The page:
Accelerometer

The compass application on your smartphone somehow knows which direction the phone is pointing. Similarly, the stargazing application in your phone knows which part of the sky you are looking at, to display constellations correctly. Ever wondered how they do it? Smartphones and other mobile technologies identify their orientation with the help of a small device made up of axis-based motion sensing, and the device is known as an accelerometer. In this article, we will study accelerometer in detail.

What is Accelerometer?

An accelerometer is an electromechanical device that is used to measure acceleration forces. Such forces may be static like the force of gravity or, they may be dynamic as in the case of mobile devices.

How does an accelerometer work?

An accelerometer comes in the form of a simple circuit for a large electronic device. Despite the humble appearance, the accelerometer is made of different parts and works in many ways, two of which are the piezoelectric effect and the capacitance sensor.

  • The piezoelectric effect is the most popular form and uses microscopic crystal structures that get stressed due to accelerative forces. A voltage arises in the crystals from the stress, and the accelerometer translates this voltage to velocity and orientation.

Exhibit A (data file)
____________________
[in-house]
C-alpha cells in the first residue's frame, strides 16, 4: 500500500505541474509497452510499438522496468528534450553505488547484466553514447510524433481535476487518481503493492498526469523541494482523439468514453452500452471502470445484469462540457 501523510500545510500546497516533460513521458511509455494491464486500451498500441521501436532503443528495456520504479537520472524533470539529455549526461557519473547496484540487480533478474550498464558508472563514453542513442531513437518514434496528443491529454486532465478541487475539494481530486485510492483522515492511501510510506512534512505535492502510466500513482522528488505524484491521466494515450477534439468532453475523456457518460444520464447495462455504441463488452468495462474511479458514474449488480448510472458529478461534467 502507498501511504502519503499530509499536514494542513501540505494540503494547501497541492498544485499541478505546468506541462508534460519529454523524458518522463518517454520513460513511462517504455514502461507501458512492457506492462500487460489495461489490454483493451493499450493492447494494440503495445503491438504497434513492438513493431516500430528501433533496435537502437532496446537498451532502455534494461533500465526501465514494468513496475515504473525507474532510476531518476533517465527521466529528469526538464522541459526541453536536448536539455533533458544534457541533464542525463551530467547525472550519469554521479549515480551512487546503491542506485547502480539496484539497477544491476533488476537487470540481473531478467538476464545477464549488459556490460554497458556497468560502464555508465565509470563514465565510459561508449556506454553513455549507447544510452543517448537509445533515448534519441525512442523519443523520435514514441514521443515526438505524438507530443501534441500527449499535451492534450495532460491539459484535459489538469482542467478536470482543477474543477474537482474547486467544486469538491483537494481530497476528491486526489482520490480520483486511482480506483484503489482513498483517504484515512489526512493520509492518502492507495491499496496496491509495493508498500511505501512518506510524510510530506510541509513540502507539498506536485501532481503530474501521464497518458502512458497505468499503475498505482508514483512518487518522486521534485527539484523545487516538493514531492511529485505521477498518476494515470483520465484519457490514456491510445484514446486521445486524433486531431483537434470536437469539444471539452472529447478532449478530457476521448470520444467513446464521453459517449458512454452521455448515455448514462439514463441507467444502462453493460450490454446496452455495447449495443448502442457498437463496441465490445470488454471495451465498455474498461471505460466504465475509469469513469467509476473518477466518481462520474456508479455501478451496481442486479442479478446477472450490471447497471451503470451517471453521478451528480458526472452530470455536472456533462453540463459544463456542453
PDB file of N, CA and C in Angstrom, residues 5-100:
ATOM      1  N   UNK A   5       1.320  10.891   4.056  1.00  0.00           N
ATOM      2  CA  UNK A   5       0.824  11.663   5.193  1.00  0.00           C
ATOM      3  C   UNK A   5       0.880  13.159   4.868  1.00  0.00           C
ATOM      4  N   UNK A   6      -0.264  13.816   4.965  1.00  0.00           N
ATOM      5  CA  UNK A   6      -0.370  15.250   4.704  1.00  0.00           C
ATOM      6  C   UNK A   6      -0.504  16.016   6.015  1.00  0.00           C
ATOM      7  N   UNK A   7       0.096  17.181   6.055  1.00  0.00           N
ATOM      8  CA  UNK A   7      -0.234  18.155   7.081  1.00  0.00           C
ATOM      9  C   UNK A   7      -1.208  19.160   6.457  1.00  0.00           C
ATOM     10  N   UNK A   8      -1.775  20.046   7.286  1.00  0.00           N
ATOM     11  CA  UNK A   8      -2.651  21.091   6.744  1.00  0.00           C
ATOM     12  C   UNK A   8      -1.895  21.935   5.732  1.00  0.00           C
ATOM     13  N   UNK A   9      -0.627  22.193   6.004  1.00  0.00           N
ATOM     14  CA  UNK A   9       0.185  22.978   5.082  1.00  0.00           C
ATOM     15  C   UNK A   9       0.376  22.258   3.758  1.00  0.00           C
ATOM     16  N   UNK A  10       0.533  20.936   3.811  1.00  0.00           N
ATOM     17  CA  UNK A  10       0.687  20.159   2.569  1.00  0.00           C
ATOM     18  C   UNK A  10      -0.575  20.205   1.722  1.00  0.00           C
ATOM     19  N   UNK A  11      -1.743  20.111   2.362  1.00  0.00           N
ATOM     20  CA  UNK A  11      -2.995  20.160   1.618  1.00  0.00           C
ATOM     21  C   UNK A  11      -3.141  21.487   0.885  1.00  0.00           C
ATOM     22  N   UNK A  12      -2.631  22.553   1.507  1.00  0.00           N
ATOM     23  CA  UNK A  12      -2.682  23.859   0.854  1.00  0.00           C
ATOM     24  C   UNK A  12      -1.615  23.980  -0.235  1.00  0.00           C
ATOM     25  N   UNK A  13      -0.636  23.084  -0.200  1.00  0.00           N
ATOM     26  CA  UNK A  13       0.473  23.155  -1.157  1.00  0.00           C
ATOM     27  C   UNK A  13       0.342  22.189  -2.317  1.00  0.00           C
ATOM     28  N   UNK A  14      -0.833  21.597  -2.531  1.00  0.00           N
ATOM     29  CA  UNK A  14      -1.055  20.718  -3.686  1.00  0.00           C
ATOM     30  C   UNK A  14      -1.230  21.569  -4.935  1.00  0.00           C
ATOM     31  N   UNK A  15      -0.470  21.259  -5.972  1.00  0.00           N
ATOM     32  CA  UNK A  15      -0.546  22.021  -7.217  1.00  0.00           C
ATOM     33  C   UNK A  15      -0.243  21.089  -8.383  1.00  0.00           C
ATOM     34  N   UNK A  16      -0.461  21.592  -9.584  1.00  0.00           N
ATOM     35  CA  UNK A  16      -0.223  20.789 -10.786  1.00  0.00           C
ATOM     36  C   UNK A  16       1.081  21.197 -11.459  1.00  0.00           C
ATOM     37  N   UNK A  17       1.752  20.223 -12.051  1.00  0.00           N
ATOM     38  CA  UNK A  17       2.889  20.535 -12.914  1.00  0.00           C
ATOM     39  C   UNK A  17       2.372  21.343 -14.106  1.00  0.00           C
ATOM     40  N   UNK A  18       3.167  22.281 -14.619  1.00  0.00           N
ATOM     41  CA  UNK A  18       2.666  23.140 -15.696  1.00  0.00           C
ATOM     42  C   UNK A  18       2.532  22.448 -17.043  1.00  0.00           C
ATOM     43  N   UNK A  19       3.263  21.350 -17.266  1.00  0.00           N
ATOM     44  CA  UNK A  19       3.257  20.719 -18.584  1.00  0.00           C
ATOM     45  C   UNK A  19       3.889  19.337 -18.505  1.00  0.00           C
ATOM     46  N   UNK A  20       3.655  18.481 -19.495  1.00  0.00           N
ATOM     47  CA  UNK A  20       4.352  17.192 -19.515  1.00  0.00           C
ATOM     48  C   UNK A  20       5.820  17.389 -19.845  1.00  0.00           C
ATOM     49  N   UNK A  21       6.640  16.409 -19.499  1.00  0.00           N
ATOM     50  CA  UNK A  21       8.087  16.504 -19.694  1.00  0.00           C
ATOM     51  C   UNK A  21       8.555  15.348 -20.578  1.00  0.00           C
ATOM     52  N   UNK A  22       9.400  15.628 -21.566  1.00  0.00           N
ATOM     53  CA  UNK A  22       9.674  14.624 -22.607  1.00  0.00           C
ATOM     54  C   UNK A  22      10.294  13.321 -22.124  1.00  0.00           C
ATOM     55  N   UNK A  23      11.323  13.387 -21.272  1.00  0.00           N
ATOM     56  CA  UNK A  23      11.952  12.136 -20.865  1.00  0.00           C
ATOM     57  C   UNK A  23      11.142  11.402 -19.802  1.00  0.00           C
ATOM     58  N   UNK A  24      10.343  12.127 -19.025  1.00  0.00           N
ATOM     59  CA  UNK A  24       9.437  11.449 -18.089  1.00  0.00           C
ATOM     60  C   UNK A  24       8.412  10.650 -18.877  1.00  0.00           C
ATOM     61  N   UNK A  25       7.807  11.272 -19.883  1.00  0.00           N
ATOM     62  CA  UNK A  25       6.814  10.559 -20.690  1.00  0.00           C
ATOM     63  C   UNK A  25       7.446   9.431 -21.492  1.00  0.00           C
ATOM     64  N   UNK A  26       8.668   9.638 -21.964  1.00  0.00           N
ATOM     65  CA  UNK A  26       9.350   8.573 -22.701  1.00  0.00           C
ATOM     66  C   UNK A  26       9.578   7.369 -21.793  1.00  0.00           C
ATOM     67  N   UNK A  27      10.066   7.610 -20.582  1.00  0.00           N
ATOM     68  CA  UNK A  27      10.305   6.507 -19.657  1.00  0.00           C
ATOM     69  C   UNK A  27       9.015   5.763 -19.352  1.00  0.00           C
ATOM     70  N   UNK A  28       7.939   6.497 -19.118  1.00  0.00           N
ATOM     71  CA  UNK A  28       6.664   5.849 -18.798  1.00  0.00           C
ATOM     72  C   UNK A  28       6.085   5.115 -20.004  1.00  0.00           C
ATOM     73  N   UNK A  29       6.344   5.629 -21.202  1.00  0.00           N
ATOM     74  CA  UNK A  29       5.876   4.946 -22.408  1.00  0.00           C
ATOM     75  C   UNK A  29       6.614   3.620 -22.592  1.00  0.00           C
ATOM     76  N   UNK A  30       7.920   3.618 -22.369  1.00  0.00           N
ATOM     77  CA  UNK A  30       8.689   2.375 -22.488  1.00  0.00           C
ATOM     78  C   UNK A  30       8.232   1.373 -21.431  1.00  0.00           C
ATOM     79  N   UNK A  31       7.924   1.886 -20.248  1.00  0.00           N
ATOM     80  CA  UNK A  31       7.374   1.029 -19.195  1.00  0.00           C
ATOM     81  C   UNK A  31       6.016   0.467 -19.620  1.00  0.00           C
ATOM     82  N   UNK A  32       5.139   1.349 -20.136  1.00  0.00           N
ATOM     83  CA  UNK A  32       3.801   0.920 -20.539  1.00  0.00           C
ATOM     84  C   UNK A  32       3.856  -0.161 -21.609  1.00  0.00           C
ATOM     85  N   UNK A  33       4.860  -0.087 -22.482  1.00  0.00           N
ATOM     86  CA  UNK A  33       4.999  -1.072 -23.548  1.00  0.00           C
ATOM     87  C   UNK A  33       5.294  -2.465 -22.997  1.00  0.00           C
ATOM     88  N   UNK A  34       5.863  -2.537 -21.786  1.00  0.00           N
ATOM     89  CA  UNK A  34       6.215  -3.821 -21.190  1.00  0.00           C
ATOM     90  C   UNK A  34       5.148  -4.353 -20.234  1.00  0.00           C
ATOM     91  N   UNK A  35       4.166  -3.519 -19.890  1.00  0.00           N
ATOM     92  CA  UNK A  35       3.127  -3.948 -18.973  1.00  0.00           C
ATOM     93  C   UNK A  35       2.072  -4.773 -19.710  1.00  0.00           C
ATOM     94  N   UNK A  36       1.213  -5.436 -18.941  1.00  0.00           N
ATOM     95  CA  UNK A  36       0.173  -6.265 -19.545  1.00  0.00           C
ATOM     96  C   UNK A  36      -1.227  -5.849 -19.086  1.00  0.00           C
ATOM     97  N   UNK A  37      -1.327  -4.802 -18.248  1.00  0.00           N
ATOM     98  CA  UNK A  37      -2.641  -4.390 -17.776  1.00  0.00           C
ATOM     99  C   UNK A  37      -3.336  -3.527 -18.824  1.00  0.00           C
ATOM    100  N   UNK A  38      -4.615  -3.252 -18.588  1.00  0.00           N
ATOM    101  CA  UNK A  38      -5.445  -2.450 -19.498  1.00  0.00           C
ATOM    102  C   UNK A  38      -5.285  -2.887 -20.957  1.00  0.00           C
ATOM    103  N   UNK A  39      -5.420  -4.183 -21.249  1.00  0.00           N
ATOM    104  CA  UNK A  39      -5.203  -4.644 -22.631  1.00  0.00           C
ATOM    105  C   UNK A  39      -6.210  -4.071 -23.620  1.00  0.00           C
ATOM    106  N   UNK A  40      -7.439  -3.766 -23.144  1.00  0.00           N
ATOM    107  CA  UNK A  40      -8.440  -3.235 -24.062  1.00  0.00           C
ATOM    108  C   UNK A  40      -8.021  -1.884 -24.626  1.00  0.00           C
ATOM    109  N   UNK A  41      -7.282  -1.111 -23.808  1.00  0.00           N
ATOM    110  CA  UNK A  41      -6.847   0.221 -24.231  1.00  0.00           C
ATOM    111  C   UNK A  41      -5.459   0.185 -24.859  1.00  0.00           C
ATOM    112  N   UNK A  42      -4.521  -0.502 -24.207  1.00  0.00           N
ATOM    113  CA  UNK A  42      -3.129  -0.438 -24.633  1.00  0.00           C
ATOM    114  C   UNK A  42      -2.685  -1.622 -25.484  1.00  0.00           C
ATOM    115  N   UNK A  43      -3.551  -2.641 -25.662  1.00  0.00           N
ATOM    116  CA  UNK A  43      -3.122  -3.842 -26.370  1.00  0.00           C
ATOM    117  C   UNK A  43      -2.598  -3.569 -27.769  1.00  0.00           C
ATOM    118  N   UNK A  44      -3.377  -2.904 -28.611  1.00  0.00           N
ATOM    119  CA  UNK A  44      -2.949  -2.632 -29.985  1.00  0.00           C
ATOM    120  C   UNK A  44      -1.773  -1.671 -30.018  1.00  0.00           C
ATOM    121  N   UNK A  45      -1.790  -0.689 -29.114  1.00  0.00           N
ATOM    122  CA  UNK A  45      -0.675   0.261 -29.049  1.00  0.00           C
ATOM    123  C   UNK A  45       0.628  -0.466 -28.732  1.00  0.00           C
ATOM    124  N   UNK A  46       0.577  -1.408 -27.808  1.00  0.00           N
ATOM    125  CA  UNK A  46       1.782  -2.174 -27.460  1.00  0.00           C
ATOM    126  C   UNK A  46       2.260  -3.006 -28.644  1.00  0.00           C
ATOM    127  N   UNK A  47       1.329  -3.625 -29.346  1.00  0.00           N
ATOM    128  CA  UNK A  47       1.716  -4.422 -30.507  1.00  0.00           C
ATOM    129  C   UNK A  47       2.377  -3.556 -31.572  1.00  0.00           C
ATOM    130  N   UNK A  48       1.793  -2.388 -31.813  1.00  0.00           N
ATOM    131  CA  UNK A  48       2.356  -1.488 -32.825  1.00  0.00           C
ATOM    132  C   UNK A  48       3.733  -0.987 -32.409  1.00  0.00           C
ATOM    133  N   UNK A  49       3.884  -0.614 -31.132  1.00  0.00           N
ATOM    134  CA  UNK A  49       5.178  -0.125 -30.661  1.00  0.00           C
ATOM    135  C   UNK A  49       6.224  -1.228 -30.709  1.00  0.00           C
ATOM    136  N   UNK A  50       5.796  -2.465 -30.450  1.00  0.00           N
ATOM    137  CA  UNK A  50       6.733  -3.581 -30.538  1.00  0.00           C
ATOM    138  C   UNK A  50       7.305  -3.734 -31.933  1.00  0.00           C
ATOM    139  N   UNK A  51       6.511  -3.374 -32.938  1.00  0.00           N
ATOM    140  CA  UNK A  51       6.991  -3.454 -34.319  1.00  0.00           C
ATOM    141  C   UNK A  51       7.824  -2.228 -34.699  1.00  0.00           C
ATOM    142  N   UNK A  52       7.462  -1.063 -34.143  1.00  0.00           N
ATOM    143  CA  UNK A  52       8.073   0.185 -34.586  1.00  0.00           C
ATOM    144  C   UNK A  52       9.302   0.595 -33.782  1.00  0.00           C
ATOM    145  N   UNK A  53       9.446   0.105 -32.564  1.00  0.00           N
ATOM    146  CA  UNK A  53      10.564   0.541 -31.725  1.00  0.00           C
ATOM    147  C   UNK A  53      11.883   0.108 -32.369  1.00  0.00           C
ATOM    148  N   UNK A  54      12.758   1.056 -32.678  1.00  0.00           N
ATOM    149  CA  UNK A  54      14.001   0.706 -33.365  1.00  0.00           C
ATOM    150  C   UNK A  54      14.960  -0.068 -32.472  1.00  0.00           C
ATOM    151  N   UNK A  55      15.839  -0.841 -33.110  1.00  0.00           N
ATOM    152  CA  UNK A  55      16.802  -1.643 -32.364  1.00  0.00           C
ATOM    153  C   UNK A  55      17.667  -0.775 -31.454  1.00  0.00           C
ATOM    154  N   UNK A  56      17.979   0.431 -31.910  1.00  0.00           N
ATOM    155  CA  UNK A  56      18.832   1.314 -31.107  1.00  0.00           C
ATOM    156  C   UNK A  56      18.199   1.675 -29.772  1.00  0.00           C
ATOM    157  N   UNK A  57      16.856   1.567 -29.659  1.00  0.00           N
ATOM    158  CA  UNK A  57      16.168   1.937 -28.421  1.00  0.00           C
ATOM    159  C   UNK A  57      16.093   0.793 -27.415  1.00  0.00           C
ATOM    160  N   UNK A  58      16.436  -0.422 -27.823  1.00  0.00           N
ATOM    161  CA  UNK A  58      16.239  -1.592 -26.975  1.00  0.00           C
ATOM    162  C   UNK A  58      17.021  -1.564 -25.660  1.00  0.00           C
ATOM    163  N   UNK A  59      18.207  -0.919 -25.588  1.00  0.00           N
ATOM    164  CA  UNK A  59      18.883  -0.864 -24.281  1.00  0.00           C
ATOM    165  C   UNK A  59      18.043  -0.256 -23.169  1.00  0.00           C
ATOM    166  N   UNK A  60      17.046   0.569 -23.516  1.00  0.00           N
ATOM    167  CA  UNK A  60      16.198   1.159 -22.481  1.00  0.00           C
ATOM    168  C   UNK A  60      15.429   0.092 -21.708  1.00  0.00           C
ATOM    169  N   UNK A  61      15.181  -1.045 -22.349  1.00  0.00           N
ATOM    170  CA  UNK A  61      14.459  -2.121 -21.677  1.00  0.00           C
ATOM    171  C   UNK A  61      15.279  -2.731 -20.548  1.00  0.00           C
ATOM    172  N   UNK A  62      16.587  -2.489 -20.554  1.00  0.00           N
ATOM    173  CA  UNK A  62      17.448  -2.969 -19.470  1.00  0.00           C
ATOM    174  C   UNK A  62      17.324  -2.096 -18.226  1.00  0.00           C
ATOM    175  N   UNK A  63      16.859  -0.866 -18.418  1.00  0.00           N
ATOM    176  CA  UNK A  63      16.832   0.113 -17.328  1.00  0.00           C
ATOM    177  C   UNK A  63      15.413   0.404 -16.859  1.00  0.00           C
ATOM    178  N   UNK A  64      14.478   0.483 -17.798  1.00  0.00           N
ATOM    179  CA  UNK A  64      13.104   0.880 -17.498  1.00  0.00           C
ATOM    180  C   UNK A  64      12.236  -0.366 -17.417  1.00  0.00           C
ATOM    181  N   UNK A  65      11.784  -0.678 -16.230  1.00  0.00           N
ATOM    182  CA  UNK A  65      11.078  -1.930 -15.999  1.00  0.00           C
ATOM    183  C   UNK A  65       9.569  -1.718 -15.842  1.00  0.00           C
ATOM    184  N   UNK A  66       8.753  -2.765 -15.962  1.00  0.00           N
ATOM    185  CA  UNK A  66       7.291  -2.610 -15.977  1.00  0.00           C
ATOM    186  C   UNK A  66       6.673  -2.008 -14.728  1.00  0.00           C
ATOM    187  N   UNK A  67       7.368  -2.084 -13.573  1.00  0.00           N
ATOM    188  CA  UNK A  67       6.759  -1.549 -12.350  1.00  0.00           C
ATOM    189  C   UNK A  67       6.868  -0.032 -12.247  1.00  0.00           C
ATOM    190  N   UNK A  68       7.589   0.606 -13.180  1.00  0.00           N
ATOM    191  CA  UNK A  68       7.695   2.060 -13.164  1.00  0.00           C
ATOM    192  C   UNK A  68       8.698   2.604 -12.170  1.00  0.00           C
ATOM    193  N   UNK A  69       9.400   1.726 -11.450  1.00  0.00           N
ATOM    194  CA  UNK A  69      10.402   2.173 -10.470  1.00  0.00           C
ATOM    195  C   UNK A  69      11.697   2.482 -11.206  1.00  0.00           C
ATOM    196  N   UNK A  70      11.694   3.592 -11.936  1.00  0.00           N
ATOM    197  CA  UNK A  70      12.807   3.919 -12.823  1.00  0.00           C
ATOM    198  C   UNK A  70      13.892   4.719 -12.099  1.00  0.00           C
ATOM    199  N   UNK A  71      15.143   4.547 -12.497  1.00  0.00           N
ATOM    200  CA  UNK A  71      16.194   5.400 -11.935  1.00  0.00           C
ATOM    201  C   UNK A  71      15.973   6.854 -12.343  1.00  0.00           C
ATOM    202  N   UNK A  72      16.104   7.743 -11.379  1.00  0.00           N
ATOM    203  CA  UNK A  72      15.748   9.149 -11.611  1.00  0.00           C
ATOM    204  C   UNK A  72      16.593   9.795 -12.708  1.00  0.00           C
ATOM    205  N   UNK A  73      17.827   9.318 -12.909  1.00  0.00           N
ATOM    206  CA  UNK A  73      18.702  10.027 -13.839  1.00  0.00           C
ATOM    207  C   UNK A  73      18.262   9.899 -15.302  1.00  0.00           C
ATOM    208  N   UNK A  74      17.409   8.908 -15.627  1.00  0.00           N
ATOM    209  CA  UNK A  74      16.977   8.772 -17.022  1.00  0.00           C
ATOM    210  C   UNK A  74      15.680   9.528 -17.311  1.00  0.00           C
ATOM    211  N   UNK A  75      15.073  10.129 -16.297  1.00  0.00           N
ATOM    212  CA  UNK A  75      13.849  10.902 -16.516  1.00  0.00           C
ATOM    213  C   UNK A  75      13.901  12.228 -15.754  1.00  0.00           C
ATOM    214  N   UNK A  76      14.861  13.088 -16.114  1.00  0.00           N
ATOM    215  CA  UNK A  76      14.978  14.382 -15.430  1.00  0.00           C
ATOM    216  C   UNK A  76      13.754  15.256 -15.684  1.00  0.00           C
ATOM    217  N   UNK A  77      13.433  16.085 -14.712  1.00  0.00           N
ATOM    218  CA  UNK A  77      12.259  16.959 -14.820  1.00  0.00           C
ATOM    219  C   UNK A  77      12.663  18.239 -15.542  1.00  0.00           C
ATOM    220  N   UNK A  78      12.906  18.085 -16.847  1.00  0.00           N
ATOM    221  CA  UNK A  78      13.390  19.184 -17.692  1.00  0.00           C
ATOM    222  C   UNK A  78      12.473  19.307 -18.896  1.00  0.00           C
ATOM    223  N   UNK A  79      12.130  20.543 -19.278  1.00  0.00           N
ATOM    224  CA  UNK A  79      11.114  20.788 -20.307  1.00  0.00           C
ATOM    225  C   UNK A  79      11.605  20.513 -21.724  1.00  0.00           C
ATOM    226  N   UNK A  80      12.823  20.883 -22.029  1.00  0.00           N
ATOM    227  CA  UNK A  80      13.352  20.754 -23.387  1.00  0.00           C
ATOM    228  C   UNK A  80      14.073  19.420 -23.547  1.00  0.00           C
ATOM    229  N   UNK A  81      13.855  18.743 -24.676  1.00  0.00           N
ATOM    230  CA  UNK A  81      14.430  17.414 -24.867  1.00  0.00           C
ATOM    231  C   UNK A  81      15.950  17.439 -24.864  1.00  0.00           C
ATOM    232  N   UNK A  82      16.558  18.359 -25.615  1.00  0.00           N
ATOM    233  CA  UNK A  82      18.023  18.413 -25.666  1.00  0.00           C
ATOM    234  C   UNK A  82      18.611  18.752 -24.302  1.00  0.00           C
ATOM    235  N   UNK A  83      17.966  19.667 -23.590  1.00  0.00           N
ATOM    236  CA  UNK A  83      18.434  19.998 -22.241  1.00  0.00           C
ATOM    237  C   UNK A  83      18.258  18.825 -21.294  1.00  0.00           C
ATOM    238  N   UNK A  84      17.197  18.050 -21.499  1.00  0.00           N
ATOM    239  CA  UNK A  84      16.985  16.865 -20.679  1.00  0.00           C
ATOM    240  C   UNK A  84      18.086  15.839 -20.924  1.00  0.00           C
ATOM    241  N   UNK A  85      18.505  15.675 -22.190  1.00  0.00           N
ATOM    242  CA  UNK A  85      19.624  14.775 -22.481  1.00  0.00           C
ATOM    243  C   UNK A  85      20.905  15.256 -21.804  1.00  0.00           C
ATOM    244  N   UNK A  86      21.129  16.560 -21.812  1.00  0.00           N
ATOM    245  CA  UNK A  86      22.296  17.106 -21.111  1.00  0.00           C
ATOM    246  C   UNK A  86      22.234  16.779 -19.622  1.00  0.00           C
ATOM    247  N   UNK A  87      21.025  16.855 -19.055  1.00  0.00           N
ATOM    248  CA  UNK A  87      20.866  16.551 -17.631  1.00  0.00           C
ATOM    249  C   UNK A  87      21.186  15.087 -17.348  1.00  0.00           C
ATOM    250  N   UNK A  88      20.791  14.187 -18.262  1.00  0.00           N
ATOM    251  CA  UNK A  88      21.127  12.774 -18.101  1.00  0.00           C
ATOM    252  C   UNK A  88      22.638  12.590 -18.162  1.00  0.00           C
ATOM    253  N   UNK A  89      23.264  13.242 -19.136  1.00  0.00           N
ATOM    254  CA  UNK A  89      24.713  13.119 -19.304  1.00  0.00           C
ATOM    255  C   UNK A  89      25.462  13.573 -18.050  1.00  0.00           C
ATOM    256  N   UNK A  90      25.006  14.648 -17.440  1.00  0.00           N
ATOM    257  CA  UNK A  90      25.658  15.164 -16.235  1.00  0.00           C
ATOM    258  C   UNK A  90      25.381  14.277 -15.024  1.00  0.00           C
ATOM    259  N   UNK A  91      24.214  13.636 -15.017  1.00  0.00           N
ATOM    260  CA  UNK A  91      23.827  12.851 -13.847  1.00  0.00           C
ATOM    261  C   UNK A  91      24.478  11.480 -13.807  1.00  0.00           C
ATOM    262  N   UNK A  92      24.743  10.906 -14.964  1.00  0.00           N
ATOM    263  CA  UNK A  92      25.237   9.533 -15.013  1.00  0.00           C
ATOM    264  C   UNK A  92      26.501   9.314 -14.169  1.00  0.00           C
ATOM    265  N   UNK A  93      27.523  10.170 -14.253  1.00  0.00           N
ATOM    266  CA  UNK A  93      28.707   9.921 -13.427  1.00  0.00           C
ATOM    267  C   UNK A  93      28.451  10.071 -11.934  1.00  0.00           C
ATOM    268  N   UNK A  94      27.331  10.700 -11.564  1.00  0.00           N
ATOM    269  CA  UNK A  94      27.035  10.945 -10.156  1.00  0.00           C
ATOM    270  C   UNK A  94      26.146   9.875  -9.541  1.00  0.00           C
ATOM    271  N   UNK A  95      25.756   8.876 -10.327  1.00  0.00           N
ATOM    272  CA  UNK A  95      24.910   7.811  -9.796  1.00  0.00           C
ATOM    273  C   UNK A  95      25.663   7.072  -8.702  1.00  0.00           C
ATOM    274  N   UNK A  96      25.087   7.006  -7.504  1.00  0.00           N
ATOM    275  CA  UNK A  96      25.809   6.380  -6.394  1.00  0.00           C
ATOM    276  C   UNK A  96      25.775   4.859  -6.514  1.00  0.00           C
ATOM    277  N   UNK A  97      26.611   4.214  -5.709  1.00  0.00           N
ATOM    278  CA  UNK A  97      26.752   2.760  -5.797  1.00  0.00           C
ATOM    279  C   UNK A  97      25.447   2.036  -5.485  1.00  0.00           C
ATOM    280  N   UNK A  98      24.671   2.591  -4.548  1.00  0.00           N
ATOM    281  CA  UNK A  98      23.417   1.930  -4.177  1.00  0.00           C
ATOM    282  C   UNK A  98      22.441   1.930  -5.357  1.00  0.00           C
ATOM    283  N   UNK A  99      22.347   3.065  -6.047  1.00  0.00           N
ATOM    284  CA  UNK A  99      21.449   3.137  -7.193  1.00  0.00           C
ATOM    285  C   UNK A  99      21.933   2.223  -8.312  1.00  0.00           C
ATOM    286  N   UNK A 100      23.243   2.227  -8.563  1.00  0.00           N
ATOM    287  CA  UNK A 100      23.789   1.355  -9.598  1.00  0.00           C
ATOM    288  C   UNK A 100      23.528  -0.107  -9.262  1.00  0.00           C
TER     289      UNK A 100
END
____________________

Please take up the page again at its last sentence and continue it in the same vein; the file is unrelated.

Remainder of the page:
Piezoelectric Accelerometer
  • The capacitance accelerometer senses the changes in capacitance between microstructures. If the accelerative force moves one of these microstructures, the capacitance changes and the accelerometer translates this capacitance into voltage for interpretation.
  • Capacitive Accelerometer

  • Accelerometers are made of multiple axes – two to determine two-dimensional motion with an option for a third for 3D positioning. Smartphones make use of the three-axis model while cars make use of the two-axis to determine the moment of impact.

What is the use of accelerometer?

Applications of Accelerometer

The applications of accelerometer extend to multiple disciplines, following are a few of its uses:

  • Accelerometers in laptops protect the hard drive from damage. If the laptop were to fall while in use, the accelerometer would detect the fall and immediately turn off the hard drive to avoid hitting the reading heads into the hard drive platter.
  • Accelerometers in cars are used to detect car crashes and deploy airbags immediately.
  • Smartphones rotate their display between landscape and portrait mode depending on how one titles the phone.

Accelerometers are actively used in many electronics today, and it plays an active role in a wide range of functionalities. In many cases, the presence of this simple sensor is unnoticed, and the odds are that you may already be using a device with it.

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